Grandmaster Clash: One of the most amazing feats in chess history just happened, and no one noticed
The previous article may cast doubt on Seth Stevenson’s description of “Carlsen’s enormous brain”, but his Slate article on the Sinquefield Cup was surely the best chess tournament report of 2014 written for a general audience. His portraits of the world’s best players included:
Levon Aronian, the world No. 2, is a trim, 31-year-old Armenian in tailored clothes. Sadly, his distinctive eyewear will turn out to be more remarkable than anything he accomplishes in this tournament. Maxime Vachier-Lagrave—colloquially known, like many a Frenchman, by his three-letter monogram—is the weakest here by ranking, though, at 23 years old, MVL still has time to level up. Veselin Topalov, 38, is a former FIDE champ, but he now clings to world No. 6. The balding Bulgarian, narrow in face and lapel, is the eldest here by far and is already contemplating his inevitable fade from the top 10. He’s grown tired of the travel and the time spent away from his family. He doesn’t have the same thirst to study the game anymore, to keep up with new trends. “I don’t know what I’ll do,” he told me in a quiet moment when I asked him about his retirement plans. “I’m not going to show little kids how to move the pieces around. I’ll have to think about it.”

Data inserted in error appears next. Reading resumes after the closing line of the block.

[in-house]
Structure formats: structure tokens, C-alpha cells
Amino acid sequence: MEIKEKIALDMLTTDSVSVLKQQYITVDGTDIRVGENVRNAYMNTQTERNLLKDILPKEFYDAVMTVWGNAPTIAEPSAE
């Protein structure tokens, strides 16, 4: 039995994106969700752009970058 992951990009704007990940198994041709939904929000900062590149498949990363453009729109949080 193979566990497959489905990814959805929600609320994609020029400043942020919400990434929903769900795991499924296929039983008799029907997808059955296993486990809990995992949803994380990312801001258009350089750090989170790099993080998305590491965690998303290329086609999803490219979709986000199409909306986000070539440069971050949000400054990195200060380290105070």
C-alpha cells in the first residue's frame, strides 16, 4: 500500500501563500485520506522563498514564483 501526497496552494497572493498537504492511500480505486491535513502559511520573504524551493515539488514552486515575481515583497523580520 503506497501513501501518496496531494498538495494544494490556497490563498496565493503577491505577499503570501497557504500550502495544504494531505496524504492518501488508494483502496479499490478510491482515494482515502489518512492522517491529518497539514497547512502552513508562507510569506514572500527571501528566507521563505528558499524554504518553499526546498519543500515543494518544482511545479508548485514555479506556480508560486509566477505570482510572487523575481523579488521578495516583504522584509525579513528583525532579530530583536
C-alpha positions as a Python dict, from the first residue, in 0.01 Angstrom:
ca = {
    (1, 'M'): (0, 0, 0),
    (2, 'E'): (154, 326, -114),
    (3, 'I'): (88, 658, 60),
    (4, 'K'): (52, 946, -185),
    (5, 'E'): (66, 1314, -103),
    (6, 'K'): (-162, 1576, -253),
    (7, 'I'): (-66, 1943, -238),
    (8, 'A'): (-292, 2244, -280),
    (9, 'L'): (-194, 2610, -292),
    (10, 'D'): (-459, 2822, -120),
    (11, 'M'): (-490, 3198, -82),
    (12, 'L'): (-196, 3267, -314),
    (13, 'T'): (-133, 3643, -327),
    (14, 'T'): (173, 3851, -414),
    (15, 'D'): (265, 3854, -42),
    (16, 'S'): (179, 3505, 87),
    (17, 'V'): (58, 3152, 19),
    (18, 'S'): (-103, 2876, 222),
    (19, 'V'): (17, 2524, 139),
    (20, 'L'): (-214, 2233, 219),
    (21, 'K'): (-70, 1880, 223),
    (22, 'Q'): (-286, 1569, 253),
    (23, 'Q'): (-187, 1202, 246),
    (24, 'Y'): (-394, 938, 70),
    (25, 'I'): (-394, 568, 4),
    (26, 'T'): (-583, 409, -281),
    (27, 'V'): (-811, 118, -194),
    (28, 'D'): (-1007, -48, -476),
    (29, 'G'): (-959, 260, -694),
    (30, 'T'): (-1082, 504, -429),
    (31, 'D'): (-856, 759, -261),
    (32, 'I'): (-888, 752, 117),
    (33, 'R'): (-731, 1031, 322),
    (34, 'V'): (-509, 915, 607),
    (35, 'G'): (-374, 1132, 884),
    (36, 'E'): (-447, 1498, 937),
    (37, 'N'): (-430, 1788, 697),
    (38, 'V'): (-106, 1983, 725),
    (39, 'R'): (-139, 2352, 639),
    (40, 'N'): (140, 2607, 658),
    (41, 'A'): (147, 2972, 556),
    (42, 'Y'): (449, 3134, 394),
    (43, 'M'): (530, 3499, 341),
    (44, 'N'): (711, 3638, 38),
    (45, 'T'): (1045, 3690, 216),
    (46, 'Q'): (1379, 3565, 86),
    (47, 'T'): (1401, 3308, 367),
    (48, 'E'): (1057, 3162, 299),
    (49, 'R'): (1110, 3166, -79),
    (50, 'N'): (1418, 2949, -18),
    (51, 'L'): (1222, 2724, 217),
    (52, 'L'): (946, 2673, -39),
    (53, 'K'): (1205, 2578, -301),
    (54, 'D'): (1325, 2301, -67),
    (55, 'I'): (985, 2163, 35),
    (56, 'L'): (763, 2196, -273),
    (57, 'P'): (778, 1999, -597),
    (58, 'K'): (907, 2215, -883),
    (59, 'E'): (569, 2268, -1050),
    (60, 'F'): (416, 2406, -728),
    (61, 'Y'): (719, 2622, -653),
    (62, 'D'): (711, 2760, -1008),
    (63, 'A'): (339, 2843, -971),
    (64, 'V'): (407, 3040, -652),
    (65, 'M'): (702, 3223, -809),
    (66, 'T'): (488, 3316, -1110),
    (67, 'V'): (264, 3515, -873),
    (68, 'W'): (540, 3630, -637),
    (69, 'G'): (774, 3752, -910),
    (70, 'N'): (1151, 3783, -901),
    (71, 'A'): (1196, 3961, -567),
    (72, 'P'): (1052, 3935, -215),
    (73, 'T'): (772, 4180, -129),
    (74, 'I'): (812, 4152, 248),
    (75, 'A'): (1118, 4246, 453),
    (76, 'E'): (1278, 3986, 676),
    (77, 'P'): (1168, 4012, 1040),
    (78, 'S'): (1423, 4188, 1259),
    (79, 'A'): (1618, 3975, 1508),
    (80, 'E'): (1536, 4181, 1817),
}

Or how about this in reference to Magnus Carlsen (note that here on chess24 Carlsen’s manager Espen Agdestein denied a couple of the claims Stevenson made in the article):
Carlsen is the only active chess player in the world whom someone other than chess geeks might recognize. That’s partly due to his accolades (grandmaster at 13; simultaneous world champion of standard chess, rapid chess, and blitz chess; highest-rated player of all motherfreaking time) and partly due to some external factors (a Western not Soviet upbringing; his excellent spoken English; his Viking bone structure, fjord-colored eyes, and hay bale of hair). Carlsen is followed everywhere he goes by a small Norwegian news team captained by a beautiful blonde woman who interviews the champ on camera after every one of his matches. He’s arguably the biggest international celebrity in a 10-mile radius. Maybe 20.
Of course what made the Sinquefield Cup such a good journalistic opportunity was that in arguably the strongest tournament of all time Fabiano Caruana went on an incredible seven game winning streak.
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